22.03.2017 | Yale University
Pulverizing electronic waste is green, clean -- and cold
22.03.2017 | Rice University
Astronomers from Bonn and Tautenburg in Thuringia (Germany) used the 100-m radio telescope at Effelsberg to observe several galaxy clusters. At the edges of these large accumulations of dark matter, stellar systems (galaxies), hot gas, and charged particles, they found magnetic fields that are exceptionally ordered over distances of many million light years. This makes them the most extended magnetic fields in the universe known so far.
The results will be published on March 22 in the journal „Astronomy & Astrophysics“.
Galaxy clusters are the largest gravitationally bound structures in the universe. With a typical extent of about 10 million light years, i.e. 100 times the...
Researchers at the Goethe University Frankfurt, together with partners from the University of Tübingen in Germany and Queen Mary University as well as Francis Crick Institute from London (UK) have developed a novel technology to decipher the secret ubiquitin code.
Ubiquitin is a small protein that can be linked to other cellular proteins, thereby controlling and modulating their functions. The attachment occurs in many...
In the eternal search for next generation high-efficiency solar cells and LEDs, scientists at Los Alamos National Laboratory and their partners are creating...
Silicon nanosheets are thin, two-dimensional layers with exceptional optoelectronic properties very similar to those of graphene. Albeit, the nanosheets are less stable. Now researchers at the Technical University of Munich (TUM) have, for the first time ever, produced a composite material combining silicon nanosheets and a polymer that is both UV-resistant and easy to process. This brings the scientists a significant step closer to industrial applications like flexible displays and photosensors.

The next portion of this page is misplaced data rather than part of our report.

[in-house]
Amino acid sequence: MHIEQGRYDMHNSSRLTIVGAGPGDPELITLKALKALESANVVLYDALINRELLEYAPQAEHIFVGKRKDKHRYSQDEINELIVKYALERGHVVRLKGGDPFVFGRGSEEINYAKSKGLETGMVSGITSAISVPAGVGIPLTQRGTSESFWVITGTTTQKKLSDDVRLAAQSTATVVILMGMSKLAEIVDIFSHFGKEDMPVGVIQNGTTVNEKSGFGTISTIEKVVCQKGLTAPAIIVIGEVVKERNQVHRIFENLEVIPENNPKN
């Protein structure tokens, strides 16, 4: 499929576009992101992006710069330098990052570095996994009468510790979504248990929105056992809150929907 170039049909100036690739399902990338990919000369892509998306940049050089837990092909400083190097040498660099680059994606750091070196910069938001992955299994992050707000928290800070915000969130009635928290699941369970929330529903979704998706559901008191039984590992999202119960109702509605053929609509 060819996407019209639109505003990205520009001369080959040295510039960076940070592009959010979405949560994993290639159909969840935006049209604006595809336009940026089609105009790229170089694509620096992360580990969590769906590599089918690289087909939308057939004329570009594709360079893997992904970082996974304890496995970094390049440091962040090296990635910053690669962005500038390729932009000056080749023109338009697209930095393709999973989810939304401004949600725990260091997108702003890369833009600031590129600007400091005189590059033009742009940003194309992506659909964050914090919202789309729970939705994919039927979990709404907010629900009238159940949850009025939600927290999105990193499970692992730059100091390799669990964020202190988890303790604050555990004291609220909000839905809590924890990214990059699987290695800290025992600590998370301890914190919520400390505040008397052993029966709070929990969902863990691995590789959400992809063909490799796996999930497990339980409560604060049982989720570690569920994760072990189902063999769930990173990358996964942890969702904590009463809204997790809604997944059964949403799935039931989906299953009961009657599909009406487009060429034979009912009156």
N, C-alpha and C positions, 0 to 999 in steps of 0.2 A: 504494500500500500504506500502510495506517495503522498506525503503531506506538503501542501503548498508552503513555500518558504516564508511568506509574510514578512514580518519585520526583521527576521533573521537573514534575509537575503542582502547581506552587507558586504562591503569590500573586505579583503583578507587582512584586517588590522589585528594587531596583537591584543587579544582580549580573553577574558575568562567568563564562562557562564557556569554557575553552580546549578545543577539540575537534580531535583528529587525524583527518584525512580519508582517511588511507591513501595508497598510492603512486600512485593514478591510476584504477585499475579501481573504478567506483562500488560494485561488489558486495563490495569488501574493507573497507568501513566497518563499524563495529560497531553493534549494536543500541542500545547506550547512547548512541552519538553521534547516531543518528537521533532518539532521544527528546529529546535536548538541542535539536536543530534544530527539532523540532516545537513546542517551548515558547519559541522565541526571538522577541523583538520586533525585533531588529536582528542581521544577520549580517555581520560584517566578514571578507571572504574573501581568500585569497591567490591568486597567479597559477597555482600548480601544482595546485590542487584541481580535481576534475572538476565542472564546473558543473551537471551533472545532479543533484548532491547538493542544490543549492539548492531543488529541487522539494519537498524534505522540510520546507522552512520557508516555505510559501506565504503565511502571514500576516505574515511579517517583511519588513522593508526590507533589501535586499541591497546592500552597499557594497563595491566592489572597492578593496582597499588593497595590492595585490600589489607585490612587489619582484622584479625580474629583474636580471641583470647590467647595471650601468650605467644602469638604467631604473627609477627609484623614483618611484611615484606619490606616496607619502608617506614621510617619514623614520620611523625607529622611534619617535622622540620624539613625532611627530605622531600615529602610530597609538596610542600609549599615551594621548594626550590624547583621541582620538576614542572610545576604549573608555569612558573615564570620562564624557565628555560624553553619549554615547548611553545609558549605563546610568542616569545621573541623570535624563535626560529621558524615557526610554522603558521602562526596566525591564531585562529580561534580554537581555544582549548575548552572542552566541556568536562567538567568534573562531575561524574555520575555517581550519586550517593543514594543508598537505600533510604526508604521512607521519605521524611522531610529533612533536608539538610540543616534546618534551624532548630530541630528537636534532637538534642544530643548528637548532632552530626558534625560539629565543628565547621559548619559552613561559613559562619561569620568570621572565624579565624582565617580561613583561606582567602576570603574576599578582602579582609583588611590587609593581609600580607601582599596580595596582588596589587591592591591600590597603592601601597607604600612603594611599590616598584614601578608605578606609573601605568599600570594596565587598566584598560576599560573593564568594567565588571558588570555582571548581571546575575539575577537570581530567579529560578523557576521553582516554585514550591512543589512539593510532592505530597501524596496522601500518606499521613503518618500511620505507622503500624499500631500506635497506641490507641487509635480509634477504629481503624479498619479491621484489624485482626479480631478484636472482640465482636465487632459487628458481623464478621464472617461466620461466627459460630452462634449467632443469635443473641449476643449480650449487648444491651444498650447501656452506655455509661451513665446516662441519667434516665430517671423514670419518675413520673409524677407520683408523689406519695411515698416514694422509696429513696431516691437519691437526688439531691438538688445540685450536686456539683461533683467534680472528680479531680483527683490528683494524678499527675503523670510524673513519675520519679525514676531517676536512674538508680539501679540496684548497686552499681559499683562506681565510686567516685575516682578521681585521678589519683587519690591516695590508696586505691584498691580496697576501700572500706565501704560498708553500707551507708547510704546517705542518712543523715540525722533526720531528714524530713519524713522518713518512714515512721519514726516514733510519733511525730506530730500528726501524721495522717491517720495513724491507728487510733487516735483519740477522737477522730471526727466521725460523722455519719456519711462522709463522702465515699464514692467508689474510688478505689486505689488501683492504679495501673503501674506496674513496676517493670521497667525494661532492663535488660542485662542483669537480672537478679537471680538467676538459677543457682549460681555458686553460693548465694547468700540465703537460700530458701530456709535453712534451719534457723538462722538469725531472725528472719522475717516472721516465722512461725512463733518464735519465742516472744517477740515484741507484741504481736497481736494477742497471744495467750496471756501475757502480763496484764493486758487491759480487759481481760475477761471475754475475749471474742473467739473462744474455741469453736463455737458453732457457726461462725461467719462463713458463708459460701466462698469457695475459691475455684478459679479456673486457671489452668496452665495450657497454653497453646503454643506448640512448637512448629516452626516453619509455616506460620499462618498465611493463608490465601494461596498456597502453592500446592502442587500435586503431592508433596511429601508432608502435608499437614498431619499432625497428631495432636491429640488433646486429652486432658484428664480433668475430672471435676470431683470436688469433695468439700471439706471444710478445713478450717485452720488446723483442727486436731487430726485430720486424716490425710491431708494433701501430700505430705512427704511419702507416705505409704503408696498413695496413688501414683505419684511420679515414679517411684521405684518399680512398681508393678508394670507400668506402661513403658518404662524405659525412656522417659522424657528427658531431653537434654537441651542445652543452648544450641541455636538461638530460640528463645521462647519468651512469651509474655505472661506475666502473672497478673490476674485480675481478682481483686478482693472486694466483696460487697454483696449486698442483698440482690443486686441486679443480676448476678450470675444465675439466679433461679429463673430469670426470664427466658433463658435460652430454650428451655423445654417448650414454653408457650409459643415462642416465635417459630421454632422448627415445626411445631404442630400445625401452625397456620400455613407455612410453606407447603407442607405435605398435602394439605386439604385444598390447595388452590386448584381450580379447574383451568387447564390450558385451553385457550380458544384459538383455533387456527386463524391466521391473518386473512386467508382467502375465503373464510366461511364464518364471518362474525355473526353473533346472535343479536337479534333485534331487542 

Silicon nanosheets are thin, two-dimensional layers with exceptional optoelectronic properties very similar to those of graphene. Albeit, the nanosheets are...
Enzymes behave differently in a test tube compared with the molecular scrum of a living cell. Chemists from the University of Basel have now been able to simulate these confined natural conditions in artificial vesicles for the first time. As reported in the academic journal Small, the results are offering better insight into the development of nanoreactors and artificial organelles.
Enzymes behave differently in a test tube compared with the molecular scrum of a living cell. Chemists from the University of Basel have now been able to...
20.03.2017 | Event News
14.03.2017 | Event News
07.03.2017 | Event News
23.03.2017 | Life Sciences
23.03.2017 | Physics and Astronomy
23.03.2017 | Physics and Astronomy